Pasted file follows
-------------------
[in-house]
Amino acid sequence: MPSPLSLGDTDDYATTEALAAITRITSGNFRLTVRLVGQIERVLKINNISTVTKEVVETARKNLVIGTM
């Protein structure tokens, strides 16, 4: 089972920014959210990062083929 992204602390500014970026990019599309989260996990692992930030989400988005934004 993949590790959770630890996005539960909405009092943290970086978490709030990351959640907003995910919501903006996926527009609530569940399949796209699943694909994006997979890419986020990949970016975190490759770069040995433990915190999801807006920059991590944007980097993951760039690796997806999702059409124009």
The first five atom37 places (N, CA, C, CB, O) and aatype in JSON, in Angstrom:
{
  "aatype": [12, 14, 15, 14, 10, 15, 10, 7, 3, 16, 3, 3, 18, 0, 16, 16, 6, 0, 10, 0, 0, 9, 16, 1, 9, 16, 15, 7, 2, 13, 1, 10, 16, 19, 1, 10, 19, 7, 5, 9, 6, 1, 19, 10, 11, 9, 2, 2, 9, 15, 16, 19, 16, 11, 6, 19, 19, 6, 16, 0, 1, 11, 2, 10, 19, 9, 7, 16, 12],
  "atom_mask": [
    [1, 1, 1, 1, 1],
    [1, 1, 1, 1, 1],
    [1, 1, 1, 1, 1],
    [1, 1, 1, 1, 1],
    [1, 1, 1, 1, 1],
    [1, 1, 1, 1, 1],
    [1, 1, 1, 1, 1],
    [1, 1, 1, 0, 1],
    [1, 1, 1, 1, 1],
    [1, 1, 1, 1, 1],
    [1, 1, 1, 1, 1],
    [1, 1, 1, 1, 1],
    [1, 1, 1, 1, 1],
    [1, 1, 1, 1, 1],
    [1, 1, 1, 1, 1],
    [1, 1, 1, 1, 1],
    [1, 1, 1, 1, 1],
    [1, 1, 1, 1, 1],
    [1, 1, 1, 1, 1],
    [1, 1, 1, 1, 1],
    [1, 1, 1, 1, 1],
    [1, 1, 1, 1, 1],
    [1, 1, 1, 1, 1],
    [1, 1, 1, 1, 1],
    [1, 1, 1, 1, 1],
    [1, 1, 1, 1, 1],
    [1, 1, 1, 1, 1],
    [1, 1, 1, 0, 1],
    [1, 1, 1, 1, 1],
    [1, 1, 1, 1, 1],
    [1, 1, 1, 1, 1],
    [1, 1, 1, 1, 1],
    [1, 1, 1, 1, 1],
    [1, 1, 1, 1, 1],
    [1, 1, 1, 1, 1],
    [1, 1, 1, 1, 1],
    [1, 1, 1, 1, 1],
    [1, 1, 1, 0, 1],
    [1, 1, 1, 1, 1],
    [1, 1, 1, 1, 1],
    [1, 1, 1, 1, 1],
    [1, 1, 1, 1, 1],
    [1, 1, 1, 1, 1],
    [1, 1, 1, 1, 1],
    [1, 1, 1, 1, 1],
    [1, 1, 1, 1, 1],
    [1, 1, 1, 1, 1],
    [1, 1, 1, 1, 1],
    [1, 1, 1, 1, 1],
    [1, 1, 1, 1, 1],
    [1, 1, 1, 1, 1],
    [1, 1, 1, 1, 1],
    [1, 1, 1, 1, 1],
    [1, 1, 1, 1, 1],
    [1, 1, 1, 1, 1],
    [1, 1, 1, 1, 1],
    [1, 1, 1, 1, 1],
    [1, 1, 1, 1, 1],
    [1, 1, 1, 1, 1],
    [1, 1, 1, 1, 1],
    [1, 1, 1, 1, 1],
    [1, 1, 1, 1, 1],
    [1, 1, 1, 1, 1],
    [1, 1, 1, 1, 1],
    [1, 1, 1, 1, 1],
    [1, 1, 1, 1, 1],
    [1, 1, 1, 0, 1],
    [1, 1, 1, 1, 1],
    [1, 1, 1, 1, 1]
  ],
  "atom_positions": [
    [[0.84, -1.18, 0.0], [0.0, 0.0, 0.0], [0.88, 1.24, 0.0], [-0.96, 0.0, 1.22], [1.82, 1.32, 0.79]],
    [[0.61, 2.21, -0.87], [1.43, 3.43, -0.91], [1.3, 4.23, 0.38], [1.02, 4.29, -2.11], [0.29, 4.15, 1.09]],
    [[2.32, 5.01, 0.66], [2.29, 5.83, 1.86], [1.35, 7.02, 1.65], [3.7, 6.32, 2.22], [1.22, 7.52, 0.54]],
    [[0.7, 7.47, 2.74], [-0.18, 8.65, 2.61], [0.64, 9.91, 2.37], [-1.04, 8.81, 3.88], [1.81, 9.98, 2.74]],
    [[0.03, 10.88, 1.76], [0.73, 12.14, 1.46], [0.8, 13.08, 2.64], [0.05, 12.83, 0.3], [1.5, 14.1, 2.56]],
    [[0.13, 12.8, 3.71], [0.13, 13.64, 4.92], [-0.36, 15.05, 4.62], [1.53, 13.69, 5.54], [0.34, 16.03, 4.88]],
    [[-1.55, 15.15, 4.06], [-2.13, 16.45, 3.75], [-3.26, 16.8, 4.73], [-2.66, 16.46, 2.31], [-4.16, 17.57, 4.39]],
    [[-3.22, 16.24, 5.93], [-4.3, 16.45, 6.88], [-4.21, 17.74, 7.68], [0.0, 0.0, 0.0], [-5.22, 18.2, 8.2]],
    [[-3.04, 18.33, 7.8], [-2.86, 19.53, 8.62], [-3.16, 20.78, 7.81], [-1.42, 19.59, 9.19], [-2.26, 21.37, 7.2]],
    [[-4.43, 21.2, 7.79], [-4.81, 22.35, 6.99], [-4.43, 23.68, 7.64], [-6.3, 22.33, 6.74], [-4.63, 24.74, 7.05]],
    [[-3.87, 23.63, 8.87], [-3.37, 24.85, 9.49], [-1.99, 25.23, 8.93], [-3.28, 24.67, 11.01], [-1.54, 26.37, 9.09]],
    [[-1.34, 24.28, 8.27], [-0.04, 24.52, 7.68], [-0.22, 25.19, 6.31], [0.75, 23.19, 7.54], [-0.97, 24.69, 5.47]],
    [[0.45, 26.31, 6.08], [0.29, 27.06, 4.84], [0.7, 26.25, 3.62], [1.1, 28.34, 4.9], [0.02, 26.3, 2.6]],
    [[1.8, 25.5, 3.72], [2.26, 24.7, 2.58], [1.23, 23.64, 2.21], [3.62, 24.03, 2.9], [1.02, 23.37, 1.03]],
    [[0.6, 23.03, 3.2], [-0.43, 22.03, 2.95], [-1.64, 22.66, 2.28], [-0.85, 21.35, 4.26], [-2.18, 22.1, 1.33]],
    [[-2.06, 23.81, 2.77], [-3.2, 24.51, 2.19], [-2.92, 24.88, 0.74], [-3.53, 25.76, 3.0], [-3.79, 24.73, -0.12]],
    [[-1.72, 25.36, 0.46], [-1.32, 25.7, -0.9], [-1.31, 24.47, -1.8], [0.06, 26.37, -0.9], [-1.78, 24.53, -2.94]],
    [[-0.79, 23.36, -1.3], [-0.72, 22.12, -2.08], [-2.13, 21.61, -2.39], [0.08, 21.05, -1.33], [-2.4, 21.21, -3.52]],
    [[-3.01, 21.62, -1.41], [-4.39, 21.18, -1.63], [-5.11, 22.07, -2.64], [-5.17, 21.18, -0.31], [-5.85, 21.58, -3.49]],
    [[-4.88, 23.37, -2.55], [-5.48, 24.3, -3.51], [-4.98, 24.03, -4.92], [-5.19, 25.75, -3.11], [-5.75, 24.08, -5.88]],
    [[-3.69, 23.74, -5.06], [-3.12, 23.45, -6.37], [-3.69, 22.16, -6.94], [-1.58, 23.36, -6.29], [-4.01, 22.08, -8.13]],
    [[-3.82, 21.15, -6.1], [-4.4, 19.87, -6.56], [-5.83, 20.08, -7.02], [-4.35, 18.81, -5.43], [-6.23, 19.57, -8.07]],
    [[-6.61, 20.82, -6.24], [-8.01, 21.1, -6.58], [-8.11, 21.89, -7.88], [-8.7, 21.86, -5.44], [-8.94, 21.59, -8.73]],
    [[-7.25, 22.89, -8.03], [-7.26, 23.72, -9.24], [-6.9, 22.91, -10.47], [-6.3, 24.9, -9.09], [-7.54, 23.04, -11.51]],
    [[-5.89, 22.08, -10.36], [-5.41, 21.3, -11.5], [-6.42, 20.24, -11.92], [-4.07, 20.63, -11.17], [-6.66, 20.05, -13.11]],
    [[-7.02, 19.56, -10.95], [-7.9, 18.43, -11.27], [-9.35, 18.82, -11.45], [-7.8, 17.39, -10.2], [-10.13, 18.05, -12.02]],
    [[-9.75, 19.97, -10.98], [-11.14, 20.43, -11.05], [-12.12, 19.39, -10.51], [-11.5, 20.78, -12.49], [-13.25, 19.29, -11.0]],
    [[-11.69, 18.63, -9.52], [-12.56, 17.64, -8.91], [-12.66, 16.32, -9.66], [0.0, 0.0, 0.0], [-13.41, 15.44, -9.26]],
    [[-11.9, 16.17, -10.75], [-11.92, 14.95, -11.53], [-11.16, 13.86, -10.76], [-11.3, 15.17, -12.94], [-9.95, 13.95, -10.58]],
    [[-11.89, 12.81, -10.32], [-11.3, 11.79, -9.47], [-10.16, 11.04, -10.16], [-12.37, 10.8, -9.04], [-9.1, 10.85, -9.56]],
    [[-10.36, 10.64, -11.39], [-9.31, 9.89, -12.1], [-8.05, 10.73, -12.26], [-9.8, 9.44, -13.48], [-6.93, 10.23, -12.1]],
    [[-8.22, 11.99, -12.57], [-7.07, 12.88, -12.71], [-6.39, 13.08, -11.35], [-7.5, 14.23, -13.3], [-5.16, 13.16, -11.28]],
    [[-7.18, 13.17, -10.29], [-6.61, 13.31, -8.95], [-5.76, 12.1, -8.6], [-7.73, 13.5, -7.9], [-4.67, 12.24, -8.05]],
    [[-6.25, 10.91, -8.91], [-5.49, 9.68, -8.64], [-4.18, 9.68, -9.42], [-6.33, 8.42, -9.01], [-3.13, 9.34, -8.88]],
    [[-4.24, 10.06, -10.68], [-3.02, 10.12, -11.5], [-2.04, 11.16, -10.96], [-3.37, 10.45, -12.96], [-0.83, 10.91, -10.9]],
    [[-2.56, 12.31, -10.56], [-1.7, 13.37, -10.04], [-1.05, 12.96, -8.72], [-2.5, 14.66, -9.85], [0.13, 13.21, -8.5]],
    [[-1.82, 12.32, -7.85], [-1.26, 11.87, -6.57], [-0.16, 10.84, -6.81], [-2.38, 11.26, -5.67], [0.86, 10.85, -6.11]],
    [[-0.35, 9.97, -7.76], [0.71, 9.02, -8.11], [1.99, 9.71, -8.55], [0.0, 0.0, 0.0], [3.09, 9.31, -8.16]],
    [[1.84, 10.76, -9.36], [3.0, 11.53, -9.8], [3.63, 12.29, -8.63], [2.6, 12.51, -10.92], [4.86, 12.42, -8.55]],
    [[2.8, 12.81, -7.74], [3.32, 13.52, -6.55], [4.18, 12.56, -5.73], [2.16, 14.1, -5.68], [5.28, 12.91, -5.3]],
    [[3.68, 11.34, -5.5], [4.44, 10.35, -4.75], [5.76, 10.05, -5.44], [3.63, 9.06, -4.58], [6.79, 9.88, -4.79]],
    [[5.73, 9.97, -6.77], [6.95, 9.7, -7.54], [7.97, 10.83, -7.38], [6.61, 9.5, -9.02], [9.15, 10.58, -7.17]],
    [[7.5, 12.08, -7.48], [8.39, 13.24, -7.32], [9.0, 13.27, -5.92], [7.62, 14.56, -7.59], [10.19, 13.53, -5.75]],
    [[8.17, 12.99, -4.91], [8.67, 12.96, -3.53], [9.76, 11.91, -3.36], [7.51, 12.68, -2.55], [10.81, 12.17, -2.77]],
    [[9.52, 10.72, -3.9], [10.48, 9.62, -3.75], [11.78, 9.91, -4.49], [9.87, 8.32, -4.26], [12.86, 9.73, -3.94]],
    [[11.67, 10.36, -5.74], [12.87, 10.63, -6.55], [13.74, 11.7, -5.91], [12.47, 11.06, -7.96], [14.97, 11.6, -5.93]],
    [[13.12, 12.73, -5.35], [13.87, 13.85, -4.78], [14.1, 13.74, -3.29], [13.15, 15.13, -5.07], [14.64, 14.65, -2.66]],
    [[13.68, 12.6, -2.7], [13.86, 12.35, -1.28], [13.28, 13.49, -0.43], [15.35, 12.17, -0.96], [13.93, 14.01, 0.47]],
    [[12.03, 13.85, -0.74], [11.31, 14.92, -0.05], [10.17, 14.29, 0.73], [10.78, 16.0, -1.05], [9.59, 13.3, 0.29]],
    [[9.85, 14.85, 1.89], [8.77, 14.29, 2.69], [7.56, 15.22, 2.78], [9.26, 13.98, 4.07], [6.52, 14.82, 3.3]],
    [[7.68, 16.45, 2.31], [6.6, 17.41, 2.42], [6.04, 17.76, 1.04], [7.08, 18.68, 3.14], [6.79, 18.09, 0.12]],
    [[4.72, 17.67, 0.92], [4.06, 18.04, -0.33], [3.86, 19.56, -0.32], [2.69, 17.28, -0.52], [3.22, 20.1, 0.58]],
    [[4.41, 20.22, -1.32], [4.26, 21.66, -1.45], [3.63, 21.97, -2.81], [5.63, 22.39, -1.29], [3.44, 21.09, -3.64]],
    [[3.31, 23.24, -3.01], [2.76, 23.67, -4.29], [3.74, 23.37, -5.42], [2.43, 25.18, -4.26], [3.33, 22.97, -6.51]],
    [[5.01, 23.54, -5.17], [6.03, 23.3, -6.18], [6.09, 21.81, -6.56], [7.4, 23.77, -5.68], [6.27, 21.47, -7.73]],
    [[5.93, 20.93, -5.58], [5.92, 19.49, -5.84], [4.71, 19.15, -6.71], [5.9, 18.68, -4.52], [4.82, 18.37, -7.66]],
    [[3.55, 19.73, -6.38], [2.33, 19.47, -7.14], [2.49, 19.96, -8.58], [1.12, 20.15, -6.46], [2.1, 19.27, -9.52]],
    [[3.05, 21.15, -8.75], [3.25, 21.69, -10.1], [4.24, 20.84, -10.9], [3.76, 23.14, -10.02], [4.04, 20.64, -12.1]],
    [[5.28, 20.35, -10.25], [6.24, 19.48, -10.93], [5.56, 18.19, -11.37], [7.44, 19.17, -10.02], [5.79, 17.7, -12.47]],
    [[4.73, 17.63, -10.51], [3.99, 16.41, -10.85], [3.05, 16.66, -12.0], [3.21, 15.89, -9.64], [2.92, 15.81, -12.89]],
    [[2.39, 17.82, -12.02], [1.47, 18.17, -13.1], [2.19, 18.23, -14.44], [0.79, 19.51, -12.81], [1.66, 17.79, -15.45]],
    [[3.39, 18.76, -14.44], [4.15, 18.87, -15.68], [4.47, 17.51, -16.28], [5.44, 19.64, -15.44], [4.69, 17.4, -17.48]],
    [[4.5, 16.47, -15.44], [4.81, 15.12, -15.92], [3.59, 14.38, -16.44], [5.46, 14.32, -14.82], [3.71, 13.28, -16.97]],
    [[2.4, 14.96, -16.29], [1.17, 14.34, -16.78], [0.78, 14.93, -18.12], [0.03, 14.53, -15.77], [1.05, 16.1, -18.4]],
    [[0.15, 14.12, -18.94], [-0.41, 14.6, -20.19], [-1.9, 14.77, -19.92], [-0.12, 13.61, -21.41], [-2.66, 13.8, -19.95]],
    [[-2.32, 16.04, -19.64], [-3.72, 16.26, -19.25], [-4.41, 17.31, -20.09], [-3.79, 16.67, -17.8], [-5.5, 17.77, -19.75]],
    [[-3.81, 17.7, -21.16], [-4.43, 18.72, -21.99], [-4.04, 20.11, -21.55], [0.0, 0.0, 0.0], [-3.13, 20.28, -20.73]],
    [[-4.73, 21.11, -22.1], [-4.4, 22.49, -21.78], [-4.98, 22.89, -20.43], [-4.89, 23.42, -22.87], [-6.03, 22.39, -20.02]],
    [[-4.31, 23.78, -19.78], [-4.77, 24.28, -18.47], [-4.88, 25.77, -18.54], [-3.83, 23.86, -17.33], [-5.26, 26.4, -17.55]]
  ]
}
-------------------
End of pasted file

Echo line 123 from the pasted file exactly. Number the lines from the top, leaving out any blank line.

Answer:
    [[9.52, 10.72, -3.9], [10.48, 9.62, -3.75], [11.78, 9.91, -4.49], [9.87, 8.32, -4.26], [12.86, 9.73, -3.94]],